Monday, 16 September 2019

Behind the research: Benoît Tine

Over the course of the last 10 years, the Migrating out of Poverty consortium has drawn on the enthusiasm and expertise of many people across the globe. This blog series focuses on the people behind the research, who have kindly shared personal reflections and learning from their experience of working with the consortium.

Benoît has worked with the programme as a Researcher at Ziguinchor University (UASZ, Senegal) for two years. Benoît was the research lead on the gender and generations theme in Senegal, and a senior researcher on the migration industry theme.


"Migration, despite appearances, has visible and invisible consequences for households, which are forced to adapt to new situations. Social networks make it possible to experience marriage differently (e-conjugality); monogamy seems to have taken over and migrants, without forgetting their relatives, are more aware because "travelling" is a school of life. 
The Migrating out of Poverty research programme has enabled me to establish regular contacts with many researchers on several continents over a long period of time. Socialisation and comparing our research have made it possible to create a real dynamic, that is not about to stop, but is opening doors to a promising future."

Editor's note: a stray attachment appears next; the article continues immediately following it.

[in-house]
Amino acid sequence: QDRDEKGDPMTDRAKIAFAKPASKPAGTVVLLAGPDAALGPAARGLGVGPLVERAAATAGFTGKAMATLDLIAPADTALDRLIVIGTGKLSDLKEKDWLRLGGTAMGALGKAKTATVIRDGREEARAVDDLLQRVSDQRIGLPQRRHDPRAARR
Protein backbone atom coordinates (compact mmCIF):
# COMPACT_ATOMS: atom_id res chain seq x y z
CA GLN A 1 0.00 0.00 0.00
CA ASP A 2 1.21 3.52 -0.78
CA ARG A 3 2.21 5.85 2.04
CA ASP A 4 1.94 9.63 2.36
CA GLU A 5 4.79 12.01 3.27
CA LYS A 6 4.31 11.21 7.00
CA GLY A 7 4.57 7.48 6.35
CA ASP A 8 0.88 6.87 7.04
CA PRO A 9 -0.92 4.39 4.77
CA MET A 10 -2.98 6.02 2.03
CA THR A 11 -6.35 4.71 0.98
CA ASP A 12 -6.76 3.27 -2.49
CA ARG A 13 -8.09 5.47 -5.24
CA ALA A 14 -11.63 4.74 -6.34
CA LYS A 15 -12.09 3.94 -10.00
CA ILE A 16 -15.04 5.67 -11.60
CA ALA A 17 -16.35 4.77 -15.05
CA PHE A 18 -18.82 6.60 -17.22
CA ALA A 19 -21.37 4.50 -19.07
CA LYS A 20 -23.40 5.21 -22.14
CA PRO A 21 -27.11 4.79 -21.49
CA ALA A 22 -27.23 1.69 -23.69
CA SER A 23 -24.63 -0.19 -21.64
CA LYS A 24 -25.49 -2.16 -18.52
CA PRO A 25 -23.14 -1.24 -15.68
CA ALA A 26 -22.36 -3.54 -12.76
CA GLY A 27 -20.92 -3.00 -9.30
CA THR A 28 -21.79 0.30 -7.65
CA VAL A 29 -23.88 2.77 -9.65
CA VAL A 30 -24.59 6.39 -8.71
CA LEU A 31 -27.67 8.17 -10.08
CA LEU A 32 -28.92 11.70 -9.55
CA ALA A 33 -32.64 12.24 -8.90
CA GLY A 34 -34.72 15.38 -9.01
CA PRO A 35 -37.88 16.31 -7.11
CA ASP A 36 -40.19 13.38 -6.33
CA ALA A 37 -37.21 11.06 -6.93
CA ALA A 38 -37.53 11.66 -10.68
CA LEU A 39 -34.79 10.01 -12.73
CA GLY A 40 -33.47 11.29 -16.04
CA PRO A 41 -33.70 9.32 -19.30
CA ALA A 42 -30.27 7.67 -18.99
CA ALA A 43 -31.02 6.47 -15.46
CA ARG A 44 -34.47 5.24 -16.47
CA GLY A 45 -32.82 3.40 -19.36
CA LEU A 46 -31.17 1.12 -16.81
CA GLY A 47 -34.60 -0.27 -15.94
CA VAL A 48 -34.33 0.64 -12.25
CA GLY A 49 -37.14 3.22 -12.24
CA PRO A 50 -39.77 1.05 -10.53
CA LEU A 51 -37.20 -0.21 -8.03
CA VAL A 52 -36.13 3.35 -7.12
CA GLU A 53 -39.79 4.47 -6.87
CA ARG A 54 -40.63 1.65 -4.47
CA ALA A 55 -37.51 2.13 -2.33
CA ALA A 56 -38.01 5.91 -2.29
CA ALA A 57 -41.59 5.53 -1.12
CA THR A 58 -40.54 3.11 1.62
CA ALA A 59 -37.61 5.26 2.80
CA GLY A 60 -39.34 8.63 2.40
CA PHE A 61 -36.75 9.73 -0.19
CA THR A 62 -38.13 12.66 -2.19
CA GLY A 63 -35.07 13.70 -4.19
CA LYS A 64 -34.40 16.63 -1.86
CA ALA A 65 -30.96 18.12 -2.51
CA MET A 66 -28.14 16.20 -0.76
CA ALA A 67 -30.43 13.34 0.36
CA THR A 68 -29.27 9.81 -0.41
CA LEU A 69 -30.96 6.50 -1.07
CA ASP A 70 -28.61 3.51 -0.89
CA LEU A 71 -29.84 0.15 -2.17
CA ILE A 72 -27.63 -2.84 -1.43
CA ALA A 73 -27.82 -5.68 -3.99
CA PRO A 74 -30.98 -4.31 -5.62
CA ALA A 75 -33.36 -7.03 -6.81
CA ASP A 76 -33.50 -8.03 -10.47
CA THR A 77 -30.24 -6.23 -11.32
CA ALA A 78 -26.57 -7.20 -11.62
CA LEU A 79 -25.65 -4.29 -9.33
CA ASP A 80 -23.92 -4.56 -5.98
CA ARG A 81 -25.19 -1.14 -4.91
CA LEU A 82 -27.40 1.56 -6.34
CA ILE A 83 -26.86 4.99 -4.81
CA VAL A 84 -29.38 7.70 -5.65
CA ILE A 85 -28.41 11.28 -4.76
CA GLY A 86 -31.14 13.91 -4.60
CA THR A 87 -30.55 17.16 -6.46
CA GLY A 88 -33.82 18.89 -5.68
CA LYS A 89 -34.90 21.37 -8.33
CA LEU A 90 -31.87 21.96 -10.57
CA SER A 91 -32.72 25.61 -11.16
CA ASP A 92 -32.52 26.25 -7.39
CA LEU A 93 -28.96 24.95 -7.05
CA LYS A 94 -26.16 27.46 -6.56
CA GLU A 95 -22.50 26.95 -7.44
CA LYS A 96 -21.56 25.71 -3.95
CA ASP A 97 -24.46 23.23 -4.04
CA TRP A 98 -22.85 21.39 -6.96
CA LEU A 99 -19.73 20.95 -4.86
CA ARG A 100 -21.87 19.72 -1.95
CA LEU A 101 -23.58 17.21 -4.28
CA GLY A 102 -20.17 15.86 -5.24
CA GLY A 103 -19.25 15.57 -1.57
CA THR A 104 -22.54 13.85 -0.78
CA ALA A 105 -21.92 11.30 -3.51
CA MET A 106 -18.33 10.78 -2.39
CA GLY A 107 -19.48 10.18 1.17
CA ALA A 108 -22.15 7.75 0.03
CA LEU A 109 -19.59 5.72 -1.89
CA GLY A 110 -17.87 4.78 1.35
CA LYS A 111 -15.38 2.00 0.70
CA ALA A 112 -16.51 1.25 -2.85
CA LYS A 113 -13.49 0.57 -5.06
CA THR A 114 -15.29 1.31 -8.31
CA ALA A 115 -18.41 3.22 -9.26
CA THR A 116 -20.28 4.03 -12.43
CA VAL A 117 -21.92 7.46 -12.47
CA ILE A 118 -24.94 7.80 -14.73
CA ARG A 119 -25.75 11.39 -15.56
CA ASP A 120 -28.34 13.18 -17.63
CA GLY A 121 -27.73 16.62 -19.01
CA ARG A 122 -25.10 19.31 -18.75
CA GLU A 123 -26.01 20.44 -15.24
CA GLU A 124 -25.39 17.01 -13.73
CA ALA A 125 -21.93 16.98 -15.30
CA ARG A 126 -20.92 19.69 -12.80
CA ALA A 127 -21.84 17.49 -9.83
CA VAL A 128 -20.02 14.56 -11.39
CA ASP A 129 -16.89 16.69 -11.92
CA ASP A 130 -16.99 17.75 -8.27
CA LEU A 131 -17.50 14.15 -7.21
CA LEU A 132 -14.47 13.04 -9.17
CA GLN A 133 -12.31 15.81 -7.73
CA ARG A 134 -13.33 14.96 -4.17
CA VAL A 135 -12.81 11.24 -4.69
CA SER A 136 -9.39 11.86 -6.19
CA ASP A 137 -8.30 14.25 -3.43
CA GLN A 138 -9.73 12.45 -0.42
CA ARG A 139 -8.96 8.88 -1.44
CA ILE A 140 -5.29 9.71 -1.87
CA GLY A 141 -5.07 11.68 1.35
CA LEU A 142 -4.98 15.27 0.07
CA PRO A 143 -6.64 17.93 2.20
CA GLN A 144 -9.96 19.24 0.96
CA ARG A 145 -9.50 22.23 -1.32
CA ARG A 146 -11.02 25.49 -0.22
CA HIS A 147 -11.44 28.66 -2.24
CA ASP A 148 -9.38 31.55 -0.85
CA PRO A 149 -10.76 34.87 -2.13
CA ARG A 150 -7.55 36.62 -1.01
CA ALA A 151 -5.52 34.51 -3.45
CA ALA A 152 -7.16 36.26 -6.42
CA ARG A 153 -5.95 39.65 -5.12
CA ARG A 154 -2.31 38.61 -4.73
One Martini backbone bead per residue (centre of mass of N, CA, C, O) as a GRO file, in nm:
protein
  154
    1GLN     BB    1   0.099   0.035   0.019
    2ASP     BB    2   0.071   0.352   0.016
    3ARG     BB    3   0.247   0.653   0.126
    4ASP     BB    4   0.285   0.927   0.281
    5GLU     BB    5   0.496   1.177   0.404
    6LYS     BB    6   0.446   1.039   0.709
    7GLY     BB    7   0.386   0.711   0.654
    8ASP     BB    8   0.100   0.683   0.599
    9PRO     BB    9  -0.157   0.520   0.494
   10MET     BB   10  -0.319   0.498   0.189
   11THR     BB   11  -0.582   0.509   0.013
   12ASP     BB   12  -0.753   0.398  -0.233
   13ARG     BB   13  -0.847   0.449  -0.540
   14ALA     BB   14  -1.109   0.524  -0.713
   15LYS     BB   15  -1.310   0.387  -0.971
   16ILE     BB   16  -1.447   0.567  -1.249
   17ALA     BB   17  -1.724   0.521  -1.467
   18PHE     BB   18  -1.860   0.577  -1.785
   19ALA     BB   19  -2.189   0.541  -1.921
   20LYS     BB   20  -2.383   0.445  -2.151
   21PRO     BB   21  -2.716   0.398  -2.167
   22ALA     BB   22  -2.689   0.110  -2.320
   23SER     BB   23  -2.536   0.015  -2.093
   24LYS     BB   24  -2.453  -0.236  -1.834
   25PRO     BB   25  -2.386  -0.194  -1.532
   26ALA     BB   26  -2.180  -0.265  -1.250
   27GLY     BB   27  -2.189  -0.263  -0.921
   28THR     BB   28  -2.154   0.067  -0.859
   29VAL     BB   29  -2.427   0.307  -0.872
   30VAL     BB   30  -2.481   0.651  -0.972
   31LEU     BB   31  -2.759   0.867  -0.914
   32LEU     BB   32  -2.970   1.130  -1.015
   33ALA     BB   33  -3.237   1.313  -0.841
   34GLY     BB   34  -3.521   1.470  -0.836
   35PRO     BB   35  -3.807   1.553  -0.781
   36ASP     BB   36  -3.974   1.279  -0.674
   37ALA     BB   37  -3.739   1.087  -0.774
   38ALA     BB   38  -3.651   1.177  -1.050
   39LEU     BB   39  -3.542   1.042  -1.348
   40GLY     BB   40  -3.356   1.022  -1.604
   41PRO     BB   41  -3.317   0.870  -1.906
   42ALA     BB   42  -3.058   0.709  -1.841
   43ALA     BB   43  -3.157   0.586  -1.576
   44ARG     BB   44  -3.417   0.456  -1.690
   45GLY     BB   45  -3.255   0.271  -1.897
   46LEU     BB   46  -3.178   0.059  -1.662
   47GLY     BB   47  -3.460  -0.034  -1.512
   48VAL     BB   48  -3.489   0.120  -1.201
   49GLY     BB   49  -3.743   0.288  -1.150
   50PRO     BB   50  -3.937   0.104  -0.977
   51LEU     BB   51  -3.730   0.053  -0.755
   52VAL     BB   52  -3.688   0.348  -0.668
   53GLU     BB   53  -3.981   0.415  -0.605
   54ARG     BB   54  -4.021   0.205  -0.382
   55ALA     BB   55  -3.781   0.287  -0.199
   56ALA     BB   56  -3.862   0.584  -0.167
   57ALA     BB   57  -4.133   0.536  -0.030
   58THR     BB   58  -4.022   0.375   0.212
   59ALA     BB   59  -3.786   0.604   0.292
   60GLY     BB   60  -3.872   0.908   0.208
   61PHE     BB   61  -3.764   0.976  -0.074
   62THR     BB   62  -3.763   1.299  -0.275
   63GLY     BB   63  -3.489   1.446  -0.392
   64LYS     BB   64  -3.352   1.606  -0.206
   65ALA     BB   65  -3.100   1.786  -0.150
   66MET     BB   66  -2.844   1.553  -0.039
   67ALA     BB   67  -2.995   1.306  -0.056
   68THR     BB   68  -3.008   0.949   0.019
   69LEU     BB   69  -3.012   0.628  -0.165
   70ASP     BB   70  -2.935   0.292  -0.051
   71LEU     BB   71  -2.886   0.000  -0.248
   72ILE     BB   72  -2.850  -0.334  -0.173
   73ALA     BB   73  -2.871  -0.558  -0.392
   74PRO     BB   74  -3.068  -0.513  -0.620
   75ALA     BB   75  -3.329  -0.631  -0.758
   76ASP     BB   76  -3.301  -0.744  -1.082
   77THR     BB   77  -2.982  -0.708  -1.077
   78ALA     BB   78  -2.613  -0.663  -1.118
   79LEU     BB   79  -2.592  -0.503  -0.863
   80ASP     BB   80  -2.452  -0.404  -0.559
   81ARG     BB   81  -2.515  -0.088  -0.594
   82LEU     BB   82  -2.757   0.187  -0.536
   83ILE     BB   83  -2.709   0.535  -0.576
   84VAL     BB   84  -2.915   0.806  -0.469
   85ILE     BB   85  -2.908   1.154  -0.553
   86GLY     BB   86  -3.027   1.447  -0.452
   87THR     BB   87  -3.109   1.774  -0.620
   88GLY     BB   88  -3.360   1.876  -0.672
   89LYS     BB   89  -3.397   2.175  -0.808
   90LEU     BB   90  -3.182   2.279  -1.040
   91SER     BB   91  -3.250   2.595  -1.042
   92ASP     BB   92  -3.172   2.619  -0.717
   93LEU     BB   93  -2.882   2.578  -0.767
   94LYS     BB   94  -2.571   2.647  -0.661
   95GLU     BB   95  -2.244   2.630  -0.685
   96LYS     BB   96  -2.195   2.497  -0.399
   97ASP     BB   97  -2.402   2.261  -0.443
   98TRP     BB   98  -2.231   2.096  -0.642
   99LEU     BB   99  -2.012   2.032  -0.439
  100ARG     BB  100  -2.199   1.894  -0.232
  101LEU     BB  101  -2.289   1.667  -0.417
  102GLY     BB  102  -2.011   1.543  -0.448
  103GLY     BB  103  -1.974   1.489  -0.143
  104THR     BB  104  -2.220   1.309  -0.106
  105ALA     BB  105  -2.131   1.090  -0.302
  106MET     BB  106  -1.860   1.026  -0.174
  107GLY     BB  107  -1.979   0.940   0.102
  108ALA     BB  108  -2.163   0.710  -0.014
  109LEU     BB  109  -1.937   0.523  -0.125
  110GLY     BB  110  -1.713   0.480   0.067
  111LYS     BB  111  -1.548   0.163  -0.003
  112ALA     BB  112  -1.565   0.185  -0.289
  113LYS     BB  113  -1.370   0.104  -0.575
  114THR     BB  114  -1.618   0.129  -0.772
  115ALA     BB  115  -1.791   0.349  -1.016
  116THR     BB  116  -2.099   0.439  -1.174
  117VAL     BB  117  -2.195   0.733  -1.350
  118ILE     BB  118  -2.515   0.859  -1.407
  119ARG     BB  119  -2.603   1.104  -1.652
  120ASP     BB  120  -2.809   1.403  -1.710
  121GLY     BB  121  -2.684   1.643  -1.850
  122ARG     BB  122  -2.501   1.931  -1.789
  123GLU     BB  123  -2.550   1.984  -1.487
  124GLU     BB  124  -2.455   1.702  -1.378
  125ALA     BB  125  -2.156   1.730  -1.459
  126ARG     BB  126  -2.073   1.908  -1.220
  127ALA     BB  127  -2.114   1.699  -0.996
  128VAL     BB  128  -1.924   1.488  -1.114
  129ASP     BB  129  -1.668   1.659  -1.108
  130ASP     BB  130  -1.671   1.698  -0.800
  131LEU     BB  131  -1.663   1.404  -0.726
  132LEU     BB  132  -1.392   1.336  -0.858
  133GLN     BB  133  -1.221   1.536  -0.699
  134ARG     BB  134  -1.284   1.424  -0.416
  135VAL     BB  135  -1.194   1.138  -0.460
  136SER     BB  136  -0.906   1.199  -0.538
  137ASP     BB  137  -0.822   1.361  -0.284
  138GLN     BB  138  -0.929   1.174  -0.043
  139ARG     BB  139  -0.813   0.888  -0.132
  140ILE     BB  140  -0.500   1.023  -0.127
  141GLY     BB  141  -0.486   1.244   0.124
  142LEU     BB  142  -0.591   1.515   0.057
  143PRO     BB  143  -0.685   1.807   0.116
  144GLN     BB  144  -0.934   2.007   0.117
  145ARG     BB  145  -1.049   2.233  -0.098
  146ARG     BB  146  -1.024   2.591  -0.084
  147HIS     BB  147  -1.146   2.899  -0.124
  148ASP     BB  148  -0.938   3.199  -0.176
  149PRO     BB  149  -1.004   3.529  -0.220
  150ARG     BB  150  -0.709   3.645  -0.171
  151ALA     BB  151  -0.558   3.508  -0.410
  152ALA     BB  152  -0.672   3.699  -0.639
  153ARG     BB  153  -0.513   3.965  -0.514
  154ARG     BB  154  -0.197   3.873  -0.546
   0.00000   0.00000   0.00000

The Migrating out of Poverty programme has been a true team effort, and we appreciate the role each individual has played in producing and disseminating the research.

Thank you for all your hard work with the Migrating out of Poverty programme, Benoît!




En français

Au cours des 10 dernières années, le consortium 'Migrating out of Poverty' a utilisé l'enthousiasme et l'expertise de nombreuses personnes à travers le monde. Cette série de blogues se concentre sur les gens derrières la recherche, qui nous ont partagé des réflexions personelles et apprentissages de l'expérience de travail avec le programme. 

Benoît travaille avec le programme comme chercheur a l'UASZ (Sénégal) depuis deux ans. Benoît est chercheur en chef du projet genre et génération au Sénégal et chercheur senior dans le projet  industrie de la migration.


"La migration contrairement aux apparences entrainent des conséquences visibles et invisibles dans les ménages qui sont ainsi obligés de s’adapter à la nouvelle donne. Les réseaux sociaux permettent de vivre le mariage autrement (e-conjugalité); la monogamie semble avoir prendre le dessus et les migrants sans oublier leurs proches sont plus avertis parce que « voyager » est une école de la vie.